A man who threatened to blow up the J. Edger Hoover FBI building in Washington D.C. as well as CIA and the Justice Department building, was found guilty of sending a threatening communication in interstate commerce on Thursday.
Jeff Henry Williamson, 45, of Jackson, Miss., left voicemail messages at a U.S. Attorney’s Office claiming he was being harassed by the government and would shoot up the office with a submachine gun if it continued. He also sent e-mail messages to the Department of Justice Inspector General Glenn A. Fine and the House Select Intelligence Committee about his plan to blow up FBI, CIA and DOJ buildings in the Washington, D.C. area.
FBI agents arrested Williamson on July 30, 2008, as he stood outside of FBI Headquarters in D.C. He claimed he was waiting for FBI Director Robert Mueller.
A jury found Williamson guilty after he represented himself during the trial. He will be sentenced on June 2, 2010, and faces up to five years in federal prison and a $250,000 fine.
On one of Williamson’s Web sites, he claims that “If the American people found out the truth-the dangerous game going on in WASHINGTON DC-they would tear it down brick by brick.”
“Several times a week the pyschopath intelligence agents seek to attempt to frame me such as a drug user by placing drug paraphernalia in my hotel rooms; attempting to portray me as a drug dealer sending morons to ask for a cigarette or change while video taping; staging computer crimes at the library; sending underage teenage girls and a wide rage of dirty government tricks,” writes Williamson.
DOJ news release below:
Houston Jury Convicts Mississippi Man of Sending Threat to Blow Up FBI, DOJ, and CIA
HOUSTON—A federal jury has found Jeff Henry Williamson, 45, of Jackson, Miss., guilty of sending a threatening communication in interstate commerce, United States Attorney José Angel Moreno announced today. The jury returned its verdict finding Williamson guilty of the sole count of an indictment this afternoon. United States District Judge David Hittner presided over the four-day trial.
During the trial, the jury heard testimony that a series of messages had been left by Williamson on the U.S. Attorney’s Office voicemail system claiming he was being harassed by the government. He said he would shoot up the U.S. Attorney’s Office with a submachine gun if the harassment continued. The FBI traced one of the phone calls to the Houston Public Library downtown and on June 11, 2008, FBI agents encountered Williamson in the library. After admitted to making the phone calls, Williamson was admonished by FBI agents not to threaten to harm individuals in the government.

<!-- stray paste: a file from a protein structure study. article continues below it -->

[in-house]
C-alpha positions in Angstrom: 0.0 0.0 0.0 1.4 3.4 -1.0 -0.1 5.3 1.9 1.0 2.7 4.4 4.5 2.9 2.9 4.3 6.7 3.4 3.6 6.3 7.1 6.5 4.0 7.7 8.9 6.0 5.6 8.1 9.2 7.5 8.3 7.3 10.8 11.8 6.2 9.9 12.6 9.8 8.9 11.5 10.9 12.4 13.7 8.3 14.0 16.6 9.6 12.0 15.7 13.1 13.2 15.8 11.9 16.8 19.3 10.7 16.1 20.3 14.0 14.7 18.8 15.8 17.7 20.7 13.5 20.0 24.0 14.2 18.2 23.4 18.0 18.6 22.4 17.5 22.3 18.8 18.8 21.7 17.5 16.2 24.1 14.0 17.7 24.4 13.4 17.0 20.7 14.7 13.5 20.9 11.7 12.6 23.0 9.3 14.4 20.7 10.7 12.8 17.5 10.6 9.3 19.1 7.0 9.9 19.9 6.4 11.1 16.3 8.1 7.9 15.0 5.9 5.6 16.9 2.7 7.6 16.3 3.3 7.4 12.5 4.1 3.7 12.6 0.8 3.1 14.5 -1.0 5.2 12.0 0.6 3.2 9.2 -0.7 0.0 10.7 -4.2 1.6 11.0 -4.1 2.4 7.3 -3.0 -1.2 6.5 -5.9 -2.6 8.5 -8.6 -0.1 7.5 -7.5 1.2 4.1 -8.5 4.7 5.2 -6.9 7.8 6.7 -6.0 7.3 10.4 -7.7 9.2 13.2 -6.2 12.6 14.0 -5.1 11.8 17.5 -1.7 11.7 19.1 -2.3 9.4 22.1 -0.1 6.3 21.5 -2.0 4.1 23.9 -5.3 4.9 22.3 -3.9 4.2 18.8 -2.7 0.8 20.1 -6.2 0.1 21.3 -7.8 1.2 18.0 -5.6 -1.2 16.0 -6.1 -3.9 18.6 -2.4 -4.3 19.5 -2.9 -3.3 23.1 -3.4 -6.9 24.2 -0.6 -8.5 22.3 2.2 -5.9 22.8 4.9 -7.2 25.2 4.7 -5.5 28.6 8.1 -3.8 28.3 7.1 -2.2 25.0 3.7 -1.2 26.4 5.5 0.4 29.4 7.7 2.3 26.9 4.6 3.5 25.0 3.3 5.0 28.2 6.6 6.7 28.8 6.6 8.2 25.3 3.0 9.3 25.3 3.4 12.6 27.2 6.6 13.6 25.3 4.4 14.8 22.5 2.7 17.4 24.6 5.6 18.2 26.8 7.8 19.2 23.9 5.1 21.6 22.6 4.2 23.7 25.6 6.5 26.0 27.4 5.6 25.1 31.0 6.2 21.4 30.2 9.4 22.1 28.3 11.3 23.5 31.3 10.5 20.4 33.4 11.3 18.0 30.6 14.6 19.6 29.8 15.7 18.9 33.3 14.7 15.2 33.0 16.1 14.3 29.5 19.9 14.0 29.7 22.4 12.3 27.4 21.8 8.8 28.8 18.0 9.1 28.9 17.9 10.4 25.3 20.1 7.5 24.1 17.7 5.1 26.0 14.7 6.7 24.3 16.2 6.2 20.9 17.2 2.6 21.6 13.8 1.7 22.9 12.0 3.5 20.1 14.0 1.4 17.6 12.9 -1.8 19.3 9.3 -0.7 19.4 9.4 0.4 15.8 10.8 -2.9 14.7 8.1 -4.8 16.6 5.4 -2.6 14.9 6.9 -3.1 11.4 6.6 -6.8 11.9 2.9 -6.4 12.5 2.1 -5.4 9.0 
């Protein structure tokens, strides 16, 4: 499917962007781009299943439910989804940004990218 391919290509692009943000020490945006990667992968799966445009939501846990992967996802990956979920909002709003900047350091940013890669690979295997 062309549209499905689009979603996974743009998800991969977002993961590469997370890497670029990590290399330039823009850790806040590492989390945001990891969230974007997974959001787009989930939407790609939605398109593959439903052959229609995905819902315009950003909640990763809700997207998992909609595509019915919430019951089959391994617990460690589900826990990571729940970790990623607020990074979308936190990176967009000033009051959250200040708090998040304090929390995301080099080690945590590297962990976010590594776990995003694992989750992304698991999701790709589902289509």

A few weeks later, on June 27, 2008, Williamson sent an e-mail from the Houston Public Library public access computers to the United States Attorney’s Office in downtown Houston stating in part, “Please advise FBI Director Mueller I will take justice into my hands and blow the front of the J Edger Hoover building off to get everyone’s attention—then the CIA HQ and DOJ.” The e-mail was also sent to the Department of Justice Inspector General and the House Select Intelligence Committee. The e-mail also directed the recipients to Williamson’s political websites that expressed views about the government harassing him.
FBI agents executed a federal arrest warrant on July 30, 2008, and arrested Williamson as he stood outside of FBI Headquarters Building in Washington, D.C. The arrest warrant had issued after the filing of a criminal complaint in the Southern District of Texas charging him with sending threatening communications relating to the June 27th threat. Williamson told agents that he was waiting for FBI Director Mueller. After he was arrested, agents found a piece of paper in his bag with the e-mail address for the House Select Intelligence Committee scribbled on it. The jury heard testimony that the e-mail came from Williamson’s Yahoo.com e-mail account and that similar content was found on Williamson’s political websites. Williamson’s Yahoo.com e-mail account also contained similar political messages about government harassment.
A few months earlier, in February 2008, Williamson had sent a similar message while in Reno, Nev., to the FBI in Washington D.C. The message was sent from the Washoe County Law Library using the FBI’s tip page from one of the library’s public access computers. In that message, Williamson threatened to kill FBI agents. FBI agents traced the tip back to the law library using the library’s IP address. When they arrived at the library they interviewed Williamson, who claimed he was on a “smoke break” during the time in which the tip was sent.
Williamson, who represented himself during trial, unsuccessfully attempted to convince the jury he was being framed by the FBI. The jury returned its guilty verdict after a short period of deliberation.
Williamson faces a sentence of up to five years in federal prison and a $250,000 fine his conviction. Judge Hittner has set sentencing for June 2, 2010. Williamson is in custody.
The investigation leading to the charges was conducted by the FBI. Assistant United States Attorneys Jay Hileman and Ryan D. McConnell tried the case.
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